There is no doubt that Earth has been a giving planet. Everything needed for human survival and improvement was provided by the natural world around us. But nowadays, an invisible, deadly danger has appeared among the people of this world. This has often led to exaggerated economic destruction. We knew the epidemic was coming, but the situation was worse because we were unprepared. What is happening now is that countries have been persuaded to blame each other instead of working together to stop each other.
The new coronavirus (SARS-CoV2) has had an unprecedented impact in most countries of the world. The virus has affected almost every country in the world (215 in total), spreading to more than 7 million people and killing about 436,138 people. The global catastrophe caused by the epidemic has had a profound effect on the environment and climate.
In a few months, the world has changed. The entire way of life has changed because of this pandemic. Many countries are now applying the lockdown because of this Covid-19. All these changes have led to some unforeseen consequences. The ongoing COVID-19 epidemic has had a devastating effect on the oil industry.
In the industry, on the other hand, the closure of transport networks and businesses has led to a sudden decline in carbon emissions. Compared to this time last year, pollution levels in New York have dropped by about 50%.
In China, factories have been shut down due to a lockdown at the beginning of the year, and carbon emissions have dropped by 25% as people stay indoors. According to the Ministry of Environment, the proportion of days with “good quality air” increased by 11.4% in 337 cities across China compared to the same period last year. Covid-19 has caused early deaths and massive job losses and threatened the lives of millions of people as businesses fight to curb the virus. Economic activity has stagnated and stock markets have collapsed along with falling carbon emissions.
Falling emissions. But not for long
Back in February, an analysis by climate group Carbon Brief found that the epidemic was holding back China’s economy and heavy industries. Another analysis by Carbon Brief in early April estimates that global carbon emissions could fall by 5.5 percent from 2019 levels this year. Even if there are fewer cars on the road and the industry shuts down, it’s amazing that so far, emissions have reliably increased by a few percent year after year.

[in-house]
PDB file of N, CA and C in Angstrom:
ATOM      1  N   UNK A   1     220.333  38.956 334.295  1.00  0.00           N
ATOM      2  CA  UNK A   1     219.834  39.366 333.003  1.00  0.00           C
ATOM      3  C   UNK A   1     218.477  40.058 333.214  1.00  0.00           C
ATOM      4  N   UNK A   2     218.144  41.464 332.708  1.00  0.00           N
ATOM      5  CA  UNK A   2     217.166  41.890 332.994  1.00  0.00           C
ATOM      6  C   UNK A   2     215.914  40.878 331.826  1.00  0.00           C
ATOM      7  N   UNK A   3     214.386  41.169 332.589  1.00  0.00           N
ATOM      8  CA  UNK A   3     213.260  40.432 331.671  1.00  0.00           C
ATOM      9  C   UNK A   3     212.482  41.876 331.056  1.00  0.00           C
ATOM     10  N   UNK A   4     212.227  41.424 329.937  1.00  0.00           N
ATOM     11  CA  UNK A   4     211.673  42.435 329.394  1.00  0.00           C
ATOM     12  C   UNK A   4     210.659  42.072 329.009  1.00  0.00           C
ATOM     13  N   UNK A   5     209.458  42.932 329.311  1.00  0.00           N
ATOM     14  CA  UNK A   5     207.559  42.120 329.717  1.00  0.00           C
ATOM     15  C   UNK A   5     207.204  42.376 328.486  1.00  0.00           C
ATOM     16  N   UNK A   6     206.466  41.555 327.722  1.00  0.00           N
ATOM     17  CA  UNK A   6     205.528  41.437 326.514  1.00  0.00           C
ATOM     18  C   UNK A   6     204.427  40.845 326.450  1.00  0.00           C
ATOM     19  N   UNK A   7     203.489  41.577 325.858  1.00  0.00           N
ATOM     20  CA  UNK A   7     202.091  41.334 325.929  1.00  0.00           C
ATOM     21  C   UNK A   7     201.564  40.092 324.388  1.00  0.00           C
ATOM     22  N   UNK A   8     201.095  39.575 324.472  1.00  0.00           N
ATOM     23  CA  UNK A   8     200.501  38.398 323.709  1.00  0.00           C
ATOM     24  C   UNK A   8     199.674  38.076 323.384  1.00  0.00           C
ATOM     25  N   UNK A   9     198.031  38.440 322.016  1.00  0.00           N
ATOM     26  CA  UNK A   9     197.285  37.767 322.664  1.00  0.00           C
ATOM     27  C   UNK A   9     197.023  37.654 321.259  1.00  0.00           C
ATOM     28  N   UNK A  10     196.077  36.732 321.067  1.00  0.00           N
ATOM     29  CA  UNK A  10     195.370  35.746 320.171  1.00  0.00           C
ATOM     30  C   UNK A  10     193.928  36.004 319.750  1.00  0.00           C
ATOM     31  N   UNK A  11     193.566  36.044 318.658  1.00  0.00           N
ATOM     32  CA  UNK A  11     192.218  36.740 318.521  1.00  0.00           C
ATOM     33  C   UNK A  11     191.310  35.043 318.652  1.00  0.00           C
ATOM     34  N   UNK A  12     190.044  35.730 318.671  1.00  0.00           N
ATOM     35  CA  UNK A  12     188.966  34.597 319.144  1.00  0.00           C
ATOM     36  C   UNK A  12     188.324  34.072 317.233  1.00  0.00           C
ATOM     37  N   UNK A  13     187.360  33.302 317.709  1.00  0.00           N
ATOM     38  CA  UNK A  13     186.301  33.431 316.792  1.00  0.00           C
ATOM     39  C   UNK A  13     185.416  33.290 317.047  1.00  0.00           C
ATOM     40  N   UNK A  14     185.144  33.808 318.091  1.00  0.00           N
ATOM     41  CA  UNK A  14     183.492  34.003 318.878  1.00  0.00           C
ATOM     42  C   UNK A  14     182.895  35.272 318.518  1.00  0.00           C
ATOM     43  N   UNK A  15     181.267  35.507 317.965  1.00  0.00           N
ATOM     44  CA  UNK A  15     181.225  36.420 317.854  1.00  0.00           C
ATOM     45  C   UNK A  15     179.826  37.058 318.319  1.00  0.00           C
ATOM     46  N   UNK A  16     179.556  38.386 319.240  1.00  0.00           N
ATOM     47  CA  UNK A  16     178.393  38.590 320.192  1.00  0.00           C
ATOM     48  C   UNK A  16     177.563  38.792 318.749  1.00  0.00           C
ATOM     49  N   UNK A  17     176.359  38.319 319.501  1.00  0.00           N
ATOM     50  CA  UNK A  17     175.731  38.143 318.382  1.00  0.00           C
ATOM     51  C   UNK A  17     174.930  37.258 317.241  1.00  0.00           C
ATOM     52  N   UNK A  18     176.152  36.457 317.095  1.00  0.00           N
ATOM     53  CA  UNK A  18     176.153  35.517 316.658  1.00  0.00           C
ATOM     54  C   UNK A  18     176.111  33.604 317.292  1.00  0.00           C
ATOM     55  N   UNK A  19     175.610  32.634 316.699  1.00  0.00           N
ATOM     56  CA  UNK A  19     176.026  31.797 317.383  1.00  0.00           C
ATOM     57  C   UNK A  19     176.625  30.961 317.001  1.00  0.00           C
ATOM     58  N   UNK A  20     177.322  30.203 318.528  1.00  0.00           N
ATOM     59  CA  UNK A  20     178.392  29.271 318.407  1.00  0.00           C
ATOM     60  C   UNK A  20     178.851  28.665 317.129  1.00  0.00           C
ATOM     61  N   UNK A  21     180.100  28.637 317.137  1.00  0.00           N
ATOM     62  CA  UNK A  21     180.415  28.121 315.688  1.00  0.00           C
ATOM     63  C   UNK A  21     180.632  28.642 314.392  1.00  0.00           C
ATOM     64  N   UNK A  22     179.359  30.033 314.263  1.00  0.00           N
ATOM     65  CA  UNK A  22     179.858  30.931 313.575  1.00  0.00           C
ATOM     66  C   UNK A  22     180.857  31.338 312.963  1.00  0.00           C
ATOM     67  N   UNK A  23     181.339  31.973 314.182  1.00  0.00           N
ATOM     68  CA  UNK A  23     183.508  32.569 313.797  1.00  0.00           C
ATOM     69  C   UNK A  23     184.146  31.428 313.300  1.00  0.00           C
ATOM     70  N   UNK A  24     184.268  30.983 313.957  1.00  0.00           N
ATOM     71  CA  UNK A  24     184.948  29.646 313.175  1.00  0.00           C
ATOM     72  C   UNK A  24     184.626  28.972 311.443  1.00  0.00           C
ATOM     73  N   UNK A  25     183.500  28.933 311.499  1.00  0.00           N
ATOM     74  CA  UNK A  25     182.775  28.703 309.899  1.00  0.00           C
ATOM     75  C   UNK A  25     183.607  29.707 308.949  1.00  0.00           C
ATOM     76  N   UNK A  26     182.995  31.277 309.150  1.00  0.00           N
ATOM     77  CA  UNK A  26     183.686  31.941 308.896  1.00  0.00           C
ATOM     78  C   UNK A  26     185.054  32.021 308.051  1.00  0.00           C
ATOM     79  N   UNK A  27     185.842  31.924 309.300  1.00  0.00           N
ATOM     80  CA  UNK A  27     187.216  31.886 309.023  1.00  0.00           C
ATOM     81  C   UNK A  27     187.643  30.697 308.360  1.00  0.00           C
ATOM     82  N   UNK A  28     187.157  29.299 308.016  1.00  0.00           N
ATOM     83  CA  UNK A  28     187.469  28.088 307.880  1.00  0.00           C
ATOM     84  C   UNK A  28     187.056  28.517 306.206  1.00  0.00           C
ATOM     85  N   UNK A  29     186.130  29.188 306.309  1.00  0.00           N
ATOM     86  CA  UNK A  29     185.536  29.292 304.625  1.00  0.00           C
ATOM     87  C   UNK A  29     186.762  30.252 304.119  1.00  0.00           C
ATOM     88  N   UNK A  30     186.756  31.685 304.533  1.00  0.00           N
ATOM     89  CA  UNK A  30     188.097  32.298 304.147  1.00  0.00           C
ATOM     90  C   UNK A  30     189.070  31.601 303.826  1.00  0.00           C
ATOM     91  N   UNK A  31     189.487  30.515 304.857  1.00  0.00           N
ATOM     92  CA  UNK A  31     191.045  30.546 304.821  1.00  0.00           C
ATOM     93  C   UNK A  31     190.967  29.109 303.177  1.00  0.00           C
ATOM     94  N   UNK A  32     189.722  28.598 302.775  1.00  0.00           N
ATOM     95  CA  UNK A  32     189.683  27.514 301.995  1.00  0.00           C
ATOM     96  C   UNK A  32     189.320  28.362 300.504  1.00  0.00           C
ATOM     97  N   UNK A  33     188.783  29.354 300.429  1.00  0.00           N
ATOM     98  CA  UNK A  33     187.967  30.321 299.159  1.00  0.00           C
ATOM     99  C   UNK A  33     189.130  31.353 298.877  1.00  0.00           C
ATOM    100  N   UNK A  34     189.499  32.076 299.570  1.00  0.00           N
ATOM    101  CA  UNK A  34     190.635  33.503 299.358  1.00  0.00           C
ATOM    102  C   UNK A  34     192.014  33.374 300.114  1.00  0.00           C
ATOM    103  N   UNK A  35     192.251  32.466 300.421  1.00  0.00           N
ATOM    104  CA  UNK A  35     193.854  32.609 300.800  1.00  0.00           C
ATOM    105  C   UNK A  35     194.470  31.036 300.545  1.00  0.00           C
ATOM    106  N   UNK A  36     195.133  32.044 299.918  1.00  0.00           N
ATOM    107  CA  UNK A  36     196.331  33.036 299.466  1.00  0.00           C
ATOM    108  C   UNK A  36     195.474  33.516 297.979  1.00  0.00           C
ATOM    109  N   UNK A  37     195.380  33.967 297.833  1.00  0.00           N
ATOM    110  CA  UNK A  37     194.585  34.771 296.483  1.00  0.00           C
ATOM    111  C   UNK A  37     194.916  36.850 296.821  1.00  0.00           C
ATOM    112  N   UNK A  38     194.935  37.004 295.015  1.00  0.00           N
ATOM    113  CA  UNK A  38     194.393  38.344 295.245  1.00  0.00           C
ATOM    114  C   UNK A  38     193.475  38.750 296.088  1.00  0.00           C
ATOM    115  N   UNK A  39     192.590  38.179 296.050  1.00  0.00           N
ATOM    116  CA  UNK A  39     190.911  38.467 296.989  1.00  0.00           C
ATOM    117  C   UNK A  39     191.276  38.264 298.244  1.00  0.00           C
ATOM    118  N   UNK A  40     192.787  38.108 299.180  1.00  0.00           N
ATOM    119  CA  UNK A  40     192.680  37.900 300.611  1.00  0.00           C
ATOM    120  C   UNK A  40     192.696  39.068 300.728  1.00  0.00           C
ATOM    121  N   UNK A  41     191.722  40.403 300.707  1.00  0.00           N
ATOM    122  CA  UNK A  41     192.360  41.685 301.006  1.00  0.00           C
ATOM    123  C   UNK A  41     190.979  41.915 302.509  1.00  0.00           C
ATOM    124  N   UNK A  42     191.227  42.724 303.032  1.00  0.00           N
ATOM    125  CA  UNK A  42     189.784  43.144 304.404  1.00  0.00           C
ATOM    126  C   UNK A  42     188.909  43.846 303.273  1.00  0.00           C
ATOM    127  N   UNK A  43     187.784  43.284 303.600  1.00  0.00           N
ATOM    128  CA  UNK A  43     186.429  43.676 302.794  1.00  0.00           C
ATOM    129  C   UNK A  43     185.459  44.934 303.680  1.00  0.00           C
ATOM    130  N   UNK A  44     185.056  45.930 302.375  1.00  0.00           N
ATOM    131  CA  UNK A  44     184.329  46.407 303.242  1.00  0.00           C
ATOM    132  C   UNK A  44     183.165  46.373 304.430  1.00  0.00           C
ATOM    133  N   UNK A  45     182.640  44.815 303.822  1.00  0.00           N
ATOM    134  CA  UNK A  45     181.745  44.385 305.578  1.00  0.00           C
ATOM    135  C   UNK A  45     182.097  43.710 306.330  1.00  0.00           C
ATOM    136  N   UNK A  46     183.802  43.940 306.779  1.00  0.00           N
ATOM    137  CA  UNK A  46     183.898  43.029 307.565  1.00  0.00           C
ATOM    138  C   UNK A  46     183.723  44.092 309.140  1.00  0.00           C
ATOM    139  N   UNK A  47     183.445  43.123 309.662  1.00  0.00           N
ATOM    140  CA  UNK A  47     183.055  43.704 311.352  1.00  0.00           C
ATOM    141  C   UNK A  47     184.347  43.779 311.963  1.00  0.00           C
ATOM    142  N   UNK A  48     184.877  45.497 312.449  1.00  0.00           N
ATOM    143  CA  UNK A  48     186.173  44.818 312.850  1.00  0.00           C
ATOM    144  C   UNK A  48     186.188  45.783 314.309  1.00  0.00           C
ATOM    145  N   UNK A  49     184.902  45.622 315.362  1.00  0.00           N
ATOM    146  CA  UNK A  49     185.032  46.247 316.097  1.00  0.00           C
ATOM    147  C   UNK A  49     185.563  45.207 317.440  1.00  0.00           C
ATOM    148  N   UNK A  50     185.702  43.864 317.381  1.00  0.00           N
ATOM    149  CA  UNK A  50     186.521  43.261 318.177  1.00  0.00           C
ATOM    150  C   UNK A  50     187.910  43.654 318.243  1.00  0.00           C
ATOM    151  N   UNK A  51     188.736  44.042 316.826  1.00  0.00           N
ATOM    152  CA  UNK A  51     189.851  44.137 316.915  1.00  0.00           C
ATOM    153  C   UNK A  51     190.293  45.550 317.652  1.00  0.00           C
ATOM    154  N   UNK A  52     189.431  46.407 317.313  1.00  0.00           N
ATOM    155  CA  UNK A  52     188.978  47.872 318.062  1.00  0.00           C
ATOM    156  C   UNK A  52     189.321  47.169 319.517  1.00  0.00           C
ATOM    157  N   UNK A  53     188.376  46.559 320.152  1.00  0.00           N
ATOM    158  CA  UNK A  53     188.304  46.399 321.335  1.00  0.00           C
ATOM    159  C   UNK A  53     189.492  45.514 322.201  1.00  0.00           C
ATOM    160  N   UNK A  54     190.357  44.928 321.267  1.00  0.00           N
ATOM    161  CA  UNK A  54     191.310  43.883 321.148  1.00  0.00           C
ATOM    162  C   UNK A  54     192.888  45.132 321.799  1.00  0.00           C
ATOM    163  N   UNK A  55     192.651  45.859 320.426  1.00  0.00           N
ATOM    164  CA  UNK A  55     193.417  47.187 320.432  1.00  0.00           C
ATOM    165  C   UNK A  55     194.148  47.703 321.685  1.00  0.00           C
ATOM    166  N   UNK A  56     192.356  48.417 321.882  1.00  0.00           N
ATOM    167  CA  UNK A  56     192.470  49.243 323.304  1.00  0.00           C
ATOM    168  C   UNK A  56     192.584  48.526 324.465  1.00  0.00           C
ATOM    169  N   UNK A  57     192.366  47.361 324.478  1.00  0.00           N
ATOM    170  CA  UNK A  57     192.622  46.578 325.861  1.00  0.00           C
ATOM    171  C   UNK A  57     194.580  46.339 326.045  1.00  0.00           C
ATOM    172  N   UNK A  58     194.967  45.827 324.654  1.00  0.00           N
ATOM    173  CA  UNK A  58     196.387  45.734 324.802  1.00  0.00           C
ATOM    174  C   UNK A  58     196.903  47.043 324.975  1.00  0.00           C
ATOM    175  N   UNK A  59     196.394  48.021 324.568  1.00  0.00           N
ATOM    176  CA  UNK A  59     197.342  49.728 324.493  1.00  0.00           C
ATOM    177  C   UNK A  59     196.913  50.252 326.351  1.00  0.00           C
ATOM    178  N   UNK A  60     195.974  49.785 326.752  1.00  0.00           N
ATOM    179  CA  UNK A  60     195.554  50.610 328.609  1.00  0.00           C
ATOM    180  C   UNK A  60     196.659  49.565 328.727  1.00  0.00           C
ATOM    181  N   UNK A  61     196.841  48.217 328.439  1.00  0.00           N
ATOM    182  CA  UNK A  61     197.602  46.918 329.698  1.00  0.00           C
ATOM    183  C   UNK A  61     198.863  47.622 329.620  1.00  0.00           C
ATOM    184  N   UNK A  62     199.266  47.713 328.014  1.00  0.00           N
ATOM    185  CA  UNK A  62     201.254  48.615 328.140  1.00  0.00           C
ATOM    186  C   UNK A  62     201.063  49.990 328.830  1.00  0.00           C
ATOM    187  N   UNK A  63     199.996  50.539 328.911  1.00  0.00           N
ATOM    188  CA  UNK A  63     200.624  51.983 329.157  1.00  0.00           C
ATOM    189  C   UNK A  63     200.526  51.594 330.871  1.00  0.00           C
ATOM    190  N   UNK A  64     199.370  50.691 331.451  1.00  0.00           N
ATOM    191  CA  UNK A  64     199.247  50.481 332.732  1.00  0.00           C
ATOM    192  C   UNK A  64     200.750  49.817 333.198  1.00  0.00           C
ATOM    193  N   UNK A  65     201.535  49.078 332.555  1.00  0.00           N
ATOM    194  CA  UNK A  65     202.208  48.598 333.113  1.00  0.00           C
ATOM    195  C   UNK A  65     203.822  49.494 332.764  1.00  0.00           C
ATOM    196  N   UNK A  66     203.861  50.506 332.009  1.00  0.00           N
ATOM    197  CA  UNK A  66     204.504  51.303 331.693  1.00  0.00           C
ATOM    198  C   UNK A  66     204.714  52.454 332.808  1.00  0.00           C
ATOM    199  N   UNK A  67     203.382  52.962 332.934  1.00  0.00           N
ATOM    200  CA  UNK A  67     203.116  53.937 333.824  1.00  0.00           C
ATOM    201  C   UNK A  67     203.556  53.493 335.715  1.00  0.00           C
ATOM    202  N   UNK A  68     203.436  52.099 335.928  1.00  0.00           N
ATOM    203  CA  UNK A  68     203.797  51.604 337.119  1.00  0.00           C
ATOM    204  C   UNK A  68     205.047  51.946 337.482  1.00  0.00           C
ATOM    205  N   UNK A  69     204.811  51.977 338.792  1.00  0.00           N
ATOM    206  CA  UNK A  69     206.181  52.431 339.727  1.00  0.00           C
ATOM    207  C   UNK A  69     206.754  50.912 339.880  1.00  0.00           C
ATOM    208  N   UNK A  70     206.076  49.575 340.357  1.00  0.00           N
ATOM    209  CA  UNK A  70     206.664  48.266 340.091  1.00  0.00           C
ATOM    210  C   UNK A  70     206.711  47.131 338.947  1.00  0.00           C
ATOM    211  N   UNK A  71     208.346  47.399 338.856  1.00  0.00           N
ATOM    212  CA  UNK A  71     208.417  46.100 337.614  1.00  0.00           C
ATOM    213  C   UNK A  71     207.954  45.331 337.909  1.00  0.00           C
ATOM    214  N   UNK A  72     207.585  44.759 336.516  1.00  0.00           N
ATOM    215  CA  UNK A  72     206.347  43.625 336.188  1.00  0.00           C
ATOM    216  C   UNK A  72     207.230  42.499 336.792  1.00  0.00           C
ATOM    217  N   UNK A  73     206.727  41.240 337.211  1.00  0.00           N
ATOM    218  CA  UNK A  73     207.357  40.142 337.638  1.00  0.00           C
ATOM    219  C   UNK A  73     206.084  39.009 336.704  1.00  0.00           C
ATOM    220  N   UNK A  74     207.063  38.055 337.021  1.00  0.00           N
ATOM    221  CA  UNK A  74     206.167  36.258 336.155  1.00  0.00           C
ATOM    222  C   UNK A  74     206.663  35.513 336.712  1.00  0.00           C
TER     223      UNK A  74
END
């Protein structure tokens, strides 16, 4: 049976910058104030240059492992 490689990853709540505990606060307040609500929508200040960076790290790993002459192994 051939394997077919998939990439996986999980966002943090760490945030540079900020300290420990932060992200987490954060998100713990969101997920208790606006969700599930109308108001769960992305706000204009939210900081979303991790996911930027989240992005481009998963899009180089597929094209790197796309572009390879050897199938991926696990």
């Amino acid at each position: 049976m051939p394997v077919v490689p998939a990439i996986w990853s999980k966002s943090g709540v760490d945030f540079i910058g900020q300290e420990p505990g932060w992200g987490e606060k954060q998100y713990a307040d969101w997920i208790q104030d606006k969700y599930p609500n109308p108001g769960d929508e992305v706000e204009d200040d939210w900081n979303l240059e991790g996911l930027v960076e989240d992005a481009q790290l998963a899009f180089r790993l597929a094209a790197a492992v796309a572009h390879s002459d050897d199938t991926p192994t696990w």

This is the time of reinventing cities
In the United States, cars killed more than 6,000 pedestrians in 2018, and air pollution kills more than 200,000 more people here each year. But in March, researchers at Columbia University calculated that carbon monoxide emissions in New York City, coming from most vehicles, had dropped by 50 percent. This is expected to lead to a dramatic improvement in public health, and at just the right time: new research from Harvard T.H. Chan School of Public Health has shown that air pollution is associated with a high Covid-19 mortality rate. They did this by looking at 3,000 U.S. counties and comparing the levels of fine particulate matter in the air with Covid-19 deaths. They found that even a slight increase in long-term exposure to pollutants leads to significantly higher mortality. It is understood that it is a disease that attacks the lungs.
History of epidemics
This is not the first time that an epidemic has left its mark on the atmosphere. Throughout history, the spread of the disease has been associated with emissions since before the Industrial Age. Covid-19 has made a terrific global journey for life, healthcare, employment, and mental health. Nowadays, everyone is very worried about when we will get rid of this epidemic.
The COVID-19 epidemic is a crisis that affects everyone. Epidemic creates mixed impact on environment. Scientists like us are stuck at home during epidemics. And that’s a big problem for climate science. Human society must therefore work hard to keep the climate crisis at bay in the face of this epidemic.